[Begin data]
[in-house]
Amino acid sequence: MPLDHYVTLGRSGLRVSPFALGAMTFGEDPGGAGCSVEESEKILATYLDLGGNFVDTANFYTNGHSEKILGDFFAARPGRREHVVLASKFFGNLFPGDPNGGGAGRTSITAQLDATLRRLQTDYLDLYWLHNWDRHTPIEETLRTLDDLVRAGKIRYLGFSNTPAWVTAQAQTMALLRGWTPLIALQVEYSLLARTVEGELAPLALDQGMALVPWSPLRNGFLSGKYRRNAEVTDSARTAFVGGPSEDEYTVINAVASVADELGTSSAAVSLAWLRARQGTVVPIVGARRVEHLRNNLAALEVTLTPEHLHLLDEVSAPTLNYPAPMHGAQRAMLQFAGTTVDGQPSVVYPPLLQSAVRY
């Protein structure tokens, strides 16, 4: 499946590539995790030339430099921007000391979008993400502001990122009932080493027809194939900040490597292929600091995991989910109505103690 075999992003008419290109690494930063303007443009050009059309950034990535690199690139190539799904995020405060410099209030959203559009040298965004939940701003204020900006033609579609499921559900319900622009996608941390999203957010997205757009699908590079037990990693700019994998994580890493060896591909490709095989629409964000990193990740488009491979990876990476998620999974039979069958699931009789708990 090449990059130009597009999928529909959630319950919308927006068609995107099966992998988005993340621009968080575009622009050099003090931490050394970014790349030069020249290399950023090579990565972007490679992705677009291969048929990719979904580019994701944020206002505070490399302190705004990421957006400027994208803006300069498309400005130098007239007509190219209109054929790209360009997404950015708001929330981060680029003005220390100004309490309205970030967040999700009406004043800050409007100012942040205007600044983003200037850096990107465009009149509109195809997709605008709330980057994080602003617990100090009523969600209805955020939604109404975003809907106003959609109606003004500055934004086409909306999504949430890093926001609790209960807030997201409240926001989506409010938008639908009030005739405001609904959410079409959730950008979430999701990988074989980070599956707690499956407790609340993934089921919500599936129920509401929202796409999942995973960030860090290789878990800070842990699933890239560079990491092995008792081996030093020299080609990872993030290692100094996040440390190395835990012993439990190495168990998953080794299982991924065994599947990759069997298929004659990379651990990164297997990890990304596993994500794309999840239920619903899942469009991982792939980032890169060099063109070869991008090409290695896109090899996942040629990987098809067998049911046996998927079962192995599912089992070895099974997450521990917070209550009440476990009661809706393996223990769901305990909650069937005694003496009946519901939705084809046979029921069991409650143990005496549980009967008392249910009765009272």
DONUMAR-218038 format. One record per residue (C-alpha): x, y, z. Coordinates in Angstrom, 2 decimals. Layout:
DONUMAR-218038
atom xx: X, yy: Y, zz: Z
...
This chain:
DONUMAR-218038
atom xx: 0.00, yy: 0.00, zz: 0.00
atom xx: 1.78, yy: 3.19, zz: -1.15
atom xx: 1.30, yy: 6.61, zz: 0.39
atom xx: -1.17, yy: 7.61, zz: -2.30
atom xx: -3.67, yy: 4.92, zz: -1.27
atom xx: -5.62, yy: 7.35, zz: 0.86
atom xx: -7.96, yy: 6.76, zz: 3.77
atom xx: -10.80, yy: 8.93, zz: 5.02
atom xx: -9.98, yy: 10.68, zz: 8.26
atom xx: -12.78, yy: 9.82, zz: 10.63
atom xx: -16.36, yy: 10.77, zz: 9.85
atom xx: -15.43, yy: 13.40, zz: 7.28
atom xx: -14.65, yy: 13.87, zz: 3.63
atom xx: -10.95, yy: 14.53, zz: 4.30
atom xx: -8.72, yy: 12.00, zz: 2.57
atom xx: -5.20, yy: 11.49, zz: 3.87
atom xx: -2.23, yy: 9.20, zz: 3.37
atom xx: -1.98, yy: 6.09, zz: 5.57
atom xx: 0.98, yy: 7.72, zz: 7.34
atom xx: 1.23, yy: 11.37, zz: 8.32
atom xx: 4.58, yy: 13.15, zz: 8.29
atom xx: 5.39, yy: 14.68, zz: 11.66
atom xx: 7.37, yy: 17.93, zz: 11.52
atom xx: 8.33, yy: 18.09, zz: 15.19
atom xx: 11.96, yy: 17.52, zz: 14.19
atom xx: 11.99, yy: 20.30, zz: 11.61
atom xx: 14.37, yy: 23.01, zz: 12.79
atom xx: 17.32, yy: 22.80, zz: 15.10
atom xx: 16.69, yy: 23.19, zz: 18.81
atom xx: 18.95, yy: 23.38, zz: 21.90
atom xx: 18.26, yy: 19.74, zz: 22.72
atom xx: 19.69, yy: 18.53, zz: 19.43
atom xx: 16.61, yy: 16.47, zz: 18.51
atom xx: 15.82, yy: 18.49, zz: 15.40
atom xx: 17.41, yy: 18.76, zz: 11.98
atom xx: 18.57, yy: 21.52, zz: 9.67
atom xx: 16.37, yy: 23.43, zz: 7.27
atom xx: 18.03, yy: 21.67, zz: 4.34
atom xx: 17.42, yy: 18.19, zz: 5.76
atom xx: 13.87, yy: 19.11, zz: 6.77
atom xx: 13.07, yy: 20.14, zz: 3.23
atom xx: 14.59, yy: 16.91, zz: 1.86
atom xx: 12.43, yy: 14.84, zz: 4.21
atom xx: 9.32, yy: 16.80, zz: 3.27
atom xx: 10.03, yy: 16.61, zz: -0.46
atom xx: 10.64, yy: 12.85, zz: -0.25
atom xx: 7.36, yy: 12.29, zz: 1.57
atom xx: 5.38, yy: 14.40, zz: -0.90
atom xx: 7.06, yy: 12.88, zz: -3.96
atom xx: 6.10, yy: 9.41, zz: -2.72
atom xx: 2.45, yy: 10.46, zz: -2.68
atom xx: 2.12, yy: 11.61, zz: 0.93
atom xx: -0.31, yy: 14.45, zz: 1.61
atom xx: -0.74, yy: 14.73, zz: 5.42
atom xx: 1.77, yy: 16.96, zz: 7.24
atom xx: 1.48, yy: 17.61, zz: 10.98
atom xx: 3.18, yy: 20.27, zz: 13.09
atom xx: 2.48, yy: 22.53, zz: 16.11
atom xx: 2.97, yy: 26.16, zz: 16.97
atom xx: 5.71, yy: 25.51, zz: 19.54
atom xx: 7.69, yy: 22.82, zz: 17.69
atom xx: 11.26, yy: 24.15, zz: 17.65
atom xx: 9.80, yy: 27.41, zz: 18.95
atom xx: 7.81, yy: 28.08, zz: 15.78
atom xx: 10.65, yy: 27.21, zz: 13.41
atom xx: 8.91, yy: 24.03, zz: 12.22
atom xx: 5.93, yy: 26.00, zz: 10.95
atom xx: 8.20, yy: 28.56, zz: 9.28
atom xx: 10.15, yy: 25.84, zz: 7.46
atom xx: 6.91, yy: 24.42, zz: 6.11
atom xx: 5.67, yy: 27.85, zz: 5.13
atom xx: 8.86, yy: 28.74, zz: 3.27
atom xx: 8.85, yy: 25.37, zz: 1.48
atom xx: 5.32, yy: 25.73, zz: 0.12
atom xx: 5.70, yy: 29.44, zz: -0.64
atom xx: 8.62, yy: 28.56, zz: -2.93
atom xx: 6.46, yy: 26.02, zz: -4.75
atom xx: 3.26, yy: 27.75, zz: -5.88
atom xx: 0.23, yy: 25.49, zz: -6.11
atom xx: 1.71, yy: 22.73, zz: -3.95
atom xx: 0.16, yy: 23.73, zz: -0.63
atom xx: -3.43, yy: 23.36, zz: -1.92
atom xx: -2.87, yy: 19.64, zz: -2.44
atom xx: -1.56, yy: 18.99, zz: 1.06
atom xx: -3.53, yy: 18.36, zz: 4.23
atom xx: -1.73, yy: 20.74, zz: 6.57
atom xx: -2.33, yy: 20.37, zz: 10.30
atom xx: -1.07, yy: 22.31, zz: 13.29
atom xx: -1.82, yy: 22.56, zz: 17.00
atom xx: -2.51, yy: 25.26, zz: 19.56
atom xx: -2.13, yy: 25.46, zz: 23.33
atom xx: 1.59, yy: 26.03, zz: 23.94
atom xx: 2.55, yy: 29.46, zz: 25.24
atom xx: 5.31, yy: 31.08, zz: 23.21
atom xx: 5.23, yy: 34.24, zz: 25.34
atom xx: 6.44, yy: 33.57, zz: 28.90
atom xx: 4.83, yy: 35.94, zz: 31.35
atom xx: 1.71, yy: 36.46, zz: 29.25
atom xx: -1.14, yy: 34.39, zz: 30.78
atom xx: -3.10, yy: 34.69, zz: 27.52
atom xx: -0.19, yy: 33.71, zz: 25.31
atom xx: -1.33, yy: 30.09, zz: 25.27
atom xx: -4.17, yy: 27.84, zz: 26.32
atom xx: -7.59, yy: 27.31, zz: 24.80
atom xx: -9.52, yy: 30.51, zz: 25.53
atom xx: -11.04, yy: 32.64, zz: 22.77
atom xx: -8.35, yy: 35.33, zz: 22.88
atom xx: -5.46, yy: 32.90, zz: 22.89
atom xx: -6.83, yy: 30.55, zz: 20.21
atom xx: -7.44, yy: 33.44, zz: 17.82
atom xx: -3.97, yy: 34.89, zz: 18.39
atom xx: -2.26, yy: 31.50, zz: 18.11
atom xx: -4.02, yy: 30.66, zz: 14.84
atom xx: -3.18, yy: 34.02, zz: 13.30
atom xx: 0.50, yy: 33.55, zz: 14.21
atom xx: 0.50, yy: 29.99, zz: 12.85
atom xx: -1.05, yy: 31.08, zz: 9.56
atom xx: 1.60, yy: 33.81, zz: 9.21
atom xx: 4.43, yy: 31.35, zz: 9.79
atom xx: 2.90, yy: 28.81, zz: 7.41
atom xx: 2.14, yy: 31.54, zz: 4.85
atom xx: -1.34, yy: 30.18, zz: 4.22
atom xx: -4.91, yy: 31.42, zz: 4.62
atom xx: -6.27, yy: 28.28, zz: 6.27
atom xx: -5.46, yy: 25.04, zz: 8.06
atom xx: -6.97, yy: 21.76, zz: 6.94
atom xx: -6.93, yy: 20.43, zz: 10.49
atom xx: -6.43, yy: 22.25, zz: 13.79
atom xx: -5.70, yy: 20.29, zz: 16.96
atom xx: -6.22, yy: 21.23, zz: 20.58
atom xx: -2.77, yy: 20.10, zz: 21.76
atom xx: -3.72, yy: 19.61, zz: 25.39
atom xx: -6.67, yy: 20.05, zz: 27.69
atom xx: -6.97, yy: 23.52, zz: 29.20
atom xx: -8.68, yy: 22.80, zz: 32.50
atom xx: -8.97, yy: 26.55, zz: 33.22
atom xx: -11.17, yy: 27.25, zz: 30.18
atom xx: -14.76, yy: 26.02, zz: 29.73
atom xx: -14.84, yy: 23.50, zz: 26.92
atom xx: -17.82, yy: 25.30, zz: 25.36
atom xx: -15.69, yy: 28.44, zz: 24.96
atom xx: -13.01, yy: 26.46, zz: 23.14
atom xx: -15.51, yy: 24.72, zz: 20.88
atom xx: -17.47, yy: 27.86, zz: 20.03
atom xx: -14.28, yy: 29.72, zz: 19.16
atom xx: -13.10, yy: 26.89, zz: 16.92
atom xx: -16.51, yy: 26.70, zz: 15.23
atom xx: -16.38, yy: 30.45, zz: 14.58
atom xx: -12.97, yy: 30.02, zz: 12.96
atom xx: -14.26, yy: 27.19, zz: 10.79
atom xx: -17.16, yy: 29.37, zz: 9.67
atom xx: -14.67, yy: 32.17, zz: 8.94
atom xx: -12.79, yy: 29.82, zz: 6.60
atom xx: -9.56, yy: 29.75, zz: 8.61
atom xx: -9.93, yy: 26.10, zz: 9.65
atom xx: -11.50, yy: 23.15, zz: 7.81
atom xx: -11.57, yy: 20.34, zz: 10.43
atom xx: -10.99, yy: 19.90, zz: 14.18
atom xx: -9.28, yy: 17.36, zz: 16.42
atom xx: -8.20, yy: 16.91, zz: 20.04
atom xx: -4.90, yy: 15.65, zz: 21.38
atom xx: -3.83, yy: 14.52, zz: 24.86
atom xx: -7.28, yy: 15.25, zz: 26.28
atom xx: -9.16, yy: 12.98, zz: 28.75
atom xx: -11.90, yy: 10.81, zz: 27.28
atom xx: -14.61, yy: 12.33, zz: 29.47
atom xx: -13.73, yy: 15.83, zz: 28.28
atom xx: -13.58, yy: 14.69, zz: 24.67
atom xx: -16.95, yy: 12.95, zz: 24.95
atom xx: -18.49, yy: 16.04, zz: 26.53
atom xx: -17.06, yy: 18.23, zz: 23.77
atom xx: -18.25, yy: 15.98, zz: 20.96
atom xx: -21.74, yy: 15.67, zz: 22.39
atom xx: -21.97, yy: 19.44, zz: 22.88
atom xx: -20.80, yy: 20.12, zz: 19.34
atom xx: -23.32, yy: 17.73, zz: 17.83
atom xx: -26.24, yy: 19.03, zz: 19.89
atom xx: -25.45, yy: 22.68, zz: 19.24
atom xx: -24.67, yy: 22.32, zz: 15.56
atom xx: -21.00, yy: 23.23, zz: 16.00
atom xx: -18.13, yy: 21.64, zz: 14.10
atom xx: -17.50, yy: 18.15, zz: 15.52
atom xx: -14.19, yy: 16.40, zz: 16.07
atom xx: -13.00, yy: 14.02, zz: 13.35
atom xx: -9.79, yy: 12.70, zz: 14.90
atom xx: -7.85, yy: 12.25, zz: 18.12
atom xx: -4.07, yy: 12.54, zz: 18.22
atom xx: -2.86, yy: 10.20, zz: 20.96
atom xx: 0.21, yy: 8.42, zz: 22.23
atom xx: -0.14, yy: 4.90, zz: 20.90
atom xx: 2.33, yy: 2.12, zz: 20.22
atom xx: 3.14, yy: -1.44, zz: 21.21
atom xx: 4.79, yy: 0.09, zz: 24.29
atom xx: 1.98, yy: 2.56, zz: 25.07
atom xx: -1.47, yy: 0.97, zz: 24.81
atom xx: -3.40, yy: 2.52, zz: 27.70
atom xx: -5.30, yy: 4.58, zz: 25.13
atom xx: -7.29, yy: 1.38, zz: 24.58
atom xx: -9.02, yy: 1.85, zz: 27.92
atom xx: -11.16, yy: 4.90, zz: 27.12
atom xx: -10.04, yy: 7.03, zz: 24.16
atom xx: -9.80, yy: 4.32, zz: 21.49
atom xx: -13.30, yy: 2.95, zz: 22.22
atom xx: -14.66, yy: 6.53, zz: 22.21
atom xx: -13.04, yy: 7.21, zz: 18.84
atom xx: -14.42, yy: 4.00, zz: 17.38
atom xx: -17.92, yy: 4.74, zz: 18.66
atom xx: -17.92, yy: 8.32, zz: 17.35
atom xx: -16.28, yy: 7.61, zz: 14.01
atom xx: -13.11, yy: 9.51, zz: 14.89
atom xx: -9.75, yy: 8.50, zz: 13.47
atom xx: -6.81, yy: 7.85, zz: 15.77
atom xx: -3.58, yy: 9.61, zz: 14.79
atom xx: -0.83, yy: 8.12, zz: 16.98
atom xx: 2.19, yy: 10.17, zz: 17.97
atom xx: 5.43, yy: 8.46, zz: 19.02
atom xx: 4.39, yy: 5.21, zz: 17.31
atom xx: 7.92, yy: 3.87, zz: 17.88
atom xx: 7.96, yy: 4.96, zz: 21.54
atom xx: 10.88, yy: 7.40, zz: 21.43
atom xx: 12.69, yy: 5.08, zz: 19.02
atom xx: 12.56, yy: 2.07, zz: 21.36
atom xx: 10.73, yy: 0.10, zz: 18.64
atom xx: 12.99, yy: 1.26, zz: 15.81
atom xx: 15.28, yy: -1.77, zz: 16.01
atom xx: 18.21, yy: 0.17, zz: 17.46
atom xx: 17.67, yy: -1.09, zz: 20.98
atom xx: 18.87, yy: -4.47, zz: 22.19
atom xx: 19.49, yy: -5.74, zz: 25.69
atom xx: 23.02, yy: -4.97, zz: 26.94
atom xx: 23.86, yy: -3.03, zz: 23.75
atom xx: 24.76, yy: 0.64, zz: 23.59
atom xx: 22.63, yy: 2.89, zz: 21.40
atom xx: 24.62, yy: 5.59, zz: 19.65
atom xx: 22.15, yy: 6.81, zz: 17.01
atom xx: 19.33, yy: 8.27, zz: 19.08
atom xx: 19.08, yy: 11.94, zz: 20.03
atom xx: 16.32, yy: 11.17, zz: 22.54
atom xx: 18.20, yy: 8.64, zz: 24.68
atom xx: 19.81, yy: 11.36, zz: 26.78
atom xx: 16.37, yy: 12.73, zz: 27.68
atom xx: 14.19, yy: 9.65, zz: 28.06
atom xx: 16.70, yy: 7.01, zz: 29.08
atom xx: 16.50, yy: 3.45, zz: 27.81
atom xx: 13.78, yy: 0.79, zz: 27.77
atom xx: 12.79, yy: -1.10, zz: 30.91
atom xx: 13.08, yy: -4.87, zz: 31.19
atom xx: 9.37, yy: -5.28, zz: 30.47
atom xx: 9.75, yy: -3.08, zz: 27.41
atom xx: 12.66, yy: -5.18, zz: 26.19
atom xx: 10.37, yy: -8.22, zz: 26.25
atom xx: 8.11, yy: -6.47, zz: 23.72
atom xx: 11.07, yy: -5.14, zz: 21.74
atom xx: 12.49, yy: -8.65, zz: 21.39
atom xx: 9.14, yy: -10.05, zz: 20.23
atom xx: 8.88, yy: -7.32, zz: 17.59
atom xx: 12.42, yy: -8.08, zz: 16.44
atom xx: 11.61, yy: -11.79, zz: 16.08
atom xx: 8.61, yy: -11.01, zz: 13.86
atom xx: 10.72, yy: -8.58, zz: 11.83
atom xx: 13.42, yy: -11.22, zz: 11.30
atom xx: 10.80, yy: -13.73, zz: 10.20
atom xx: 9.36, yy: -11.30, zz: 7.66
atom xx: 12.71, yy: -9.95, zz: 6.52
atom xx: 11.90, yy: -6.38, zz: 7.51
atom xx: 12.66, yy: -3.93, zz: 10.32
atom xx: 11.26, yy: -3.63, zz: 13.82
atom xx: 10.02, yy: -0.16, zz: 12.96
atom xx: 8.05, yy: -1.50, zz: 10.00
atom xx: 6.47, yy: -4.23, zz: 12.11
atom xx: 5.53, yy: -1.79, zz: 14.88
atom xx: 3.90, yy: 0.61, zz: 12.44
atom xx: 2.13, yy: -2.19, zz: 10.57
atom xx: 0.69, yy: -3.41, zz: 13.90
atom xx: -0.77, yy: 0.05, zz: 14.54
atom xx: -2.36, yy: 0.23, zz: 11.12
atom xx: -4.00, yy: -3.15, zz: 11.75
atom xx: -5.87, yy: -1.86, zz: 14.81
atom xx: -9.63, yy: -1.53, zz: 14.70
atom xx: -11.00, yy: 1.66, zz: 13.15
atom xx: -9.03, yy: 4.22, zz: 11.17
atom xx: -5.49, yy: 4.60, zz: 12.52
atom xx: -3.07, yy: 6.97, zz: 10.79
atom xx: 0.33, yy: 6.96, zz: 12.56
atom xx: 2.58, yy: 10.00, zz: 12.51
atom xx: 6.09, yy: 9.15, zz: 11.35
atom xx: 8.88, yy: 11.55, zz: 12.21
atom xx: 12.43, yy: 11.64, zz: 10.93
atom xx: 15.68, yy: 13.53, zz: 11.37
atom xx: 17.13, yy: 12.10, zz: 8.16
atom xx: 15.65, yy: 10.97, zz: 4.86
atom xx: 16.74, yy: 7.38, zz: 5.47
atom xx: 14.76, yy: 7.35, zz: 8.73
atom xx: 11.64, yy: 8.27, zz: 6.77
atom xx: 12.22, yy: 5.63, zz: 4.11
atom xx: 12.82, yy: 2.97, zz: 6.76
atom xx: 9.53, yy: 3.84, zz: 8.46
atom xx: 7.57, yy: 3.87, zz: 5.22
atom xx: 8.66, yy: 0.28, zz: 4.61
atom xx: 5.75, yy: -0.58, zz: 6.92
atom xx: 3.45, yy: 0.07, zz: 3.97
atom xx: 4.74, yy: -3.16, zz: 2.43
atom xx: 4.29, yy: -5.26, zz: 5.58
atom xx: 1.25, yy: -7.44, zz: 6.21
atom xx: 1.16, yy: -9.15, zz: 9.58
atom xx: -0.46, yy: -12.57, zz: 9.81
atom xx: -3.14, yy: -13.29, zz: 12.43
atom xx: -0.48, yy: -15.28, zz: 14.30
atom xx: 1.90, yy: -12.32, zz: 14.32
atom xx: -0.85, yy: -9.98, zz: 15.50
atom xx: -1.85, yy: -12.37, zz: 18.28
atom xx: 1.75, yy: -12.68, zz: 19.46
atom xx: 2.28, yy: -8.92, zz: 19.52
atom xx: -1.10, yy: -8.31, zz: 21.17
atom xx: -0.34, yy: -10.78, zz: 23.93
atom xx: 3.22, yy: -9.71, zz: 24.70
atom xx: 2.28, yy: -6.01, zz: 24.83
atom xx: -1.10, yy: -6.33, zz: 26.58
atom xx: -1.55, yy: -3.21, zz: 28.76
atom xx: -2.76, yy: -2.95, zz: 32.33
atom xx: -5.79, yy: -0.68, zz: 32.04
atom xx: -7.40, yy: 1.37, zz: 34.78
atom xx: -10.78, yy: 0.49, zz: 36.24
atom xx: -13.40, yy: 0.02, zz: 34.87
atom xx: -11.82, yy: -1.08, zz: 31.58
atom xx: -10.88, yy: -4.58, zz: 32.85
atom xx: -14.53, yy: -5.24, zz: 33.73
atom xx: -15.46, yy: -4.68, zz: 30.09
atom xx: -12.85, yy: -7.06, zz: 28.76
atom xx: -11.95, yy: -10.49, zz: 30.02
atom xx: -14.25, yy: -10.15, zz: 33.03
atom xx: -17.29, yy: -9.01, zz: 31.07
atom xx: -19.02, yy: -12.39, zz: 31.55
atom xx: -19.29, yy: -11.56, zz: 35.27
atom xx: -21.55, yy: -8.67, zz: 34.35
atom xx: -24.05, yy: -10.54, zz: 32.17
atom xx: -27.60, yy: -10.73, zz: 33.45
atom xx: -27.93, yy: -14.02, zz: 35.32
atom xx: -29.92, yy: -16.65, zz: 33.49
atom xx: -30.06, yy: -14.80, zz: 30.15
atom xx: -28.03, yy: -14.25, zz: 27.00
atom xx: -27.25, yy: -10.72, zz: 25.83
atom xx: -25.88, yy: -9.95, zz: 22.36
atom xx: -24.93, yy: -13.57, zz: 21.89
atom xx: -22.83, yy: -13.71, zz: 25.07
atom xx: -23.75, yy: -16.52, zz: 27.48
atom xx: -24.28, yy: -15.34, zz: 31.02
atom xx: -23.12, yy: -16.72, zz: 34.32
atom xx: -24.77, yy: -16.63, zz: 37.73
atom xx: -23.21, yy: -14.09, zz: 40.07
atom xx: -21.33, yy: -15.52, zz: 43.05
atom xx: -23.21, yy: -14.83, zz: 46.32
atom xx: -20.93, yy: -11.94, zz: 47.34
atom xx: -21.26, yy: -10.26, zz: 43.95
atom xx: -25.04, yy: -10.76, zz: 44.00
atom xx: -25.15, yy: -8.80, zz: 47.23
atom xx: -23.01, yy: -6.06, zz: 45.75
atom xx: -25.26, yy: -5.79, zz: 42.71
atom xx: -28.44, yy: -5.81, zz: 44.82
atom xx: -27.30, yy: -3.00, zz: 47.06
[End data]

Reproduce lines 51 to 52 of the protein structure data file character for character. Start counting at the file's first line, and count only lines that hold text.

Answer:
atom xx: 14.59, yy: 16.91, zz: 1.86
atom xx: 12.43, yy: 14.84, zz: 4.21